November 11, 2008
Cards Hold on, Pad NFC West Lead
By Vicki Michaelis
GLENDALE, Ariz. -- On the national stage of Monday Night Football, the Arizona Cardinals wanted to show they're not as bad as they have been. The San Francisco 49ers set out to prove they're not as bad as they seem.
The Cardinals escaped with a 29-24 victory, but both teams made a statement. Arizona's resonated loudest, as the Cardinals stopped 49ers running back Michael Robinson on their 1-yard line as time ran out.
The Cardinals improved to 6-3, extending their lead in the NFC West, where every other team, including the 49ers, has just two wins. The win was their seventh in a row at University of Phoenix Stadium and their first in their last seven MNF appearances.
"I'm excited that we're four games up, but I'm most excited that we found a way to win a tough game," Cardinals coach Ken Whisenhunt said.
With 4:16 remaining in the game, the Cardinals finally capitalized on an interception thrown by 49ers quarterback Shaun Hill -- two others had been returned for would-be touchdowns but were negated by penalties.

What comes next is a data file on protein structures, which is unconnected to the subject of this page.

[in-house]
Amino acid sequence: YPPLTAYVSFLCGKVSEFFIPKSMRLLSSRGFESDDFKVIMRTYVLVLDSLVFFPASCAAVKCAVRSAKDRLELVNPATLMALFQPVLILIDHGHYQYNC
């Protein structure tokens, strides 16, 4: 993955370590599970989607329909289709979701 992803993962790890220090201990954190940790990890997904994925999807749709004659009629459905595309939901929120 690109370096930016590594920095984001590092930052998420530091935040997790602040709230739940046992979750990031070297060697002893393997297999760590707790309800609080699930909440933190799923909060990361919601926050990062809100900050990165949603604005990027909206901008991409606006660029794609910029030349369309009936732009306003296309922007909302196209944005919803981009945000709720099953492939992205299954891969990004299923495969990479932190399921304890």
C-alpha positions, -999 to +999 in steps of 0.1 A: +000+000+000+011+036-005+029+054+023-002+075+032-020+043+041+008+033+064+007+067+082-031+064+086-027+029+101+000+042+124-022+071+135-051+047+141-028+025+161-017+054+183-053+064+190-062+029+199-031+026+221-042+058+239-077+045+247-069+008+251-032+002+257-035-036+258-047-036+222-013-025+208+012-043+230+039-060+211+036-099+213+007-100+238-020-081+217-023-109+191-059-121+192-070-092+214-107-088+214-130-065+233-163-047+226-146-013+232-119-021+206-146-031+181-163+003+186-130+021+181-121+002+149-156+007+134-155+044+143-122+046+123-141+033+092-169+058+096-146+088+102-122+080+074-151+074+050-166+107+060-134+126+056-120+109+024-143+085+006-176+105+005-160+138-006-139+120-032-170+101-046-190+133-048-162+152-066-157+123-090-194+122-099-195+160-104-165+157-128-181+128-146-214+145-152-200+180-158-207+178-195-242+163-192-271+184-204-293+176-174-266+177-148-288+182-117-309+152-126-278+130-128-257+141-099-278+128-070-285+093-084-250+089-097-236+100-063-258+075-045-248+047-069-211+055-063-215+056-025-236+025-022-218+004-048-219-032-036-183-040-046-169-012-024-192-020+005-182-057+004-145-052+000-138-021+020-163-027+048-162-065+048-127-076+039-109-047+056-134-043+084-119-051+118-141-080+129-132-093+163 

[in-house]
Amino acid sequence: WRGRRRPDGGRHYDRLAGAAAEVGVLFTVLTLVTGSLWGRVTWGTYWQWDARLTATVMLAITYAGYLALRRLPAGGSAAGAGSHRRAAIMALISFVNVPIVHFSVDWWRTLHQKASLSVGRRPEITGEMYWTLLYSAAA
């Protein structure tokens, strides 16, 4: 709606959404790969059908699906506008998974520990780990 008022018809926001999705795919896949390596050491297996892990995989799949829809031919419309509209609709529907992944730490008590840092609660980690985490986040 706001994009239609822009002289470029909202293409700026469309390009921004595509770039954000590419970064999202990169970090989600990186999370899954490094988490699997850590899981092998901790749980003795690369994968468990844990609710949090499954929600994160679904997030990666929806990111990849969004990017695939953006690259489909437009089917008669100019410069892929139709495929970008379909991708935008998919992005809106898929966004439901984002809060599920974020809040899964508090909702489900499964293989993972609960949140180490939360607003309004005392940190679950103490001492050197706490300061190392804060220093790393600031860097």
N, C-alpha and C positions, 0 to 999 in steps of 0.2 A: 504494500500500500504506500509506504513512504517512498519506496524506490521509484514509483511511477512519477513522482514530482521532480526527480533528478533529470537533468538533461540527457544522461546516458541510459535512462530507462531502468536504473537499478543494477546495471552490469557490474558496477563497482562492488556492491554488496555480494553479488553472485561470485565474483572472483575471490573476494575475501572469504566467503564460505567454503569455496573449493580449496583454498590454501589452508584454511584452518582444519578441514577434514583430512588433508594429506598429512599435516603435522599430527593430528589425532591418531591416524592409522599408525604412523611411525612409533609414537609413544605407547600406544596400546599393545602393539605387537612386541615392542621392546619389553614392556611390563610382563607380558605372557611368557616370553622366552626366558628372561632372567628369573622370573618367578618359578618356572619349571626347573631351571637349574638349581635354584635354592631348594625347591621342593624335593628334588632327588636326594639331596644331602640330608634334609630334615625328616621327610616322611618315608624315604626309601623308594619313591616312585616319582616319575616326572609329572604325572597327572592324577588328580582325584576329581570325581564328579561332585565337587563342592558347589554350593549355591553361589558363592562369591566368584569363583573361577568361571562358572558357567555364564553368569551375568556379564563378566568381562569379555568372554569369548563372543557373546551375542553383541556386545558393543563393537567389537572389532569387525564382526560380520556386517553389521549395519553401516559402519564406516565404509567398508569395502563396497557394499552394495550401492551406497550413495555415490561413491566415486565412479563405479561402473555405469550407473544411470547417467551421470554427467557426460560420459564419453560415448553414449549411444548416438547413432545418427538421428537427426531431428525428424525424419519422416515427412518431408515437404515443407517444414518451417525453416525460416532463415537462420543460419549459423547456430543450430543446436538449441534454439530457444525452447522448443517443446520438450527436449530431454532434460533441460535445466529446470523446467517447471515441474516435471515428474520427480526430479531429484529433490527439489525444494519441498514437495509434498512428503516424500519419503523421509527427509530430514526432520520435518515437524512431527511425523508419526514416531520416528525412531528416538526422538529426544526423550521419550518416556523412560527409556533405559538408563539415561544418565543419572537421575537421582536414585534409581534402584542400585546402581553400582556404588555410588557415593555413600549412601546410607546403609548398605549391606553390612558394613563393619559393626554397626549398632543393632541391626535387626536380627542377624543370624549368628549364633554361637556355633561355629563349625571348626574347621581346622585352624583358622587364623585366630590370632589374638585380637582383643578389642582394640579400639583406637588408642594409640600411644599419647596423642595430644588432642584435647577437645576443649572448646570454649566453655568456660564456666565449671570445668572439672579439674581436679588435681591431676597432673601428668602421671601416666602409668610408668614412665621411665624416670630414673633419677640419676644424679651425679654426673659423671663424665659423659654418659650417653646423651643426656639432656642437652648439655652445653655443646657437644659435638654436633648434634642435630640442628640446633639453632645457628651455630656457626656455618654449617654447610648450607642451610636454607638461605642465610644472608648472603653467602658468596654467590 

A 34-yard interception return by linebacker Karlos Dansby put the Cardinals at the 49ers' 5. Two plays later, Arizona veteran quarterback Kurt Warner threw a 4-yard pass to Anquan Boldin for the go-ahead score.
"We played together, we came here to win," 49ers coach Mike Singletary said. "But in the end, we just did not finish. And you have to finish."
Arizona continued to ride a highly efficient passing attack orchestrated by Warner, who had his third 300-yard game in a row. He was 32-for-42 for 328 yards and three TDs.
The 49ers fell to 2-7 but showed signs that Singletary, in his second game as coach, is having an effect.
Chief among those signs was Hill's hard-nosed scramble on third-and-11 late in the second quarter. He lowered his shoulders and lunged for a first down, losing his helmet. The 49ers scored on the drive and led 21-13 after the first half, which began with Allen Rossum's 104-yard kickoff return for a 49ers touchdown. (c) Copyright 2008 USA TODAY, a division of Gannett Co. Inc. <>>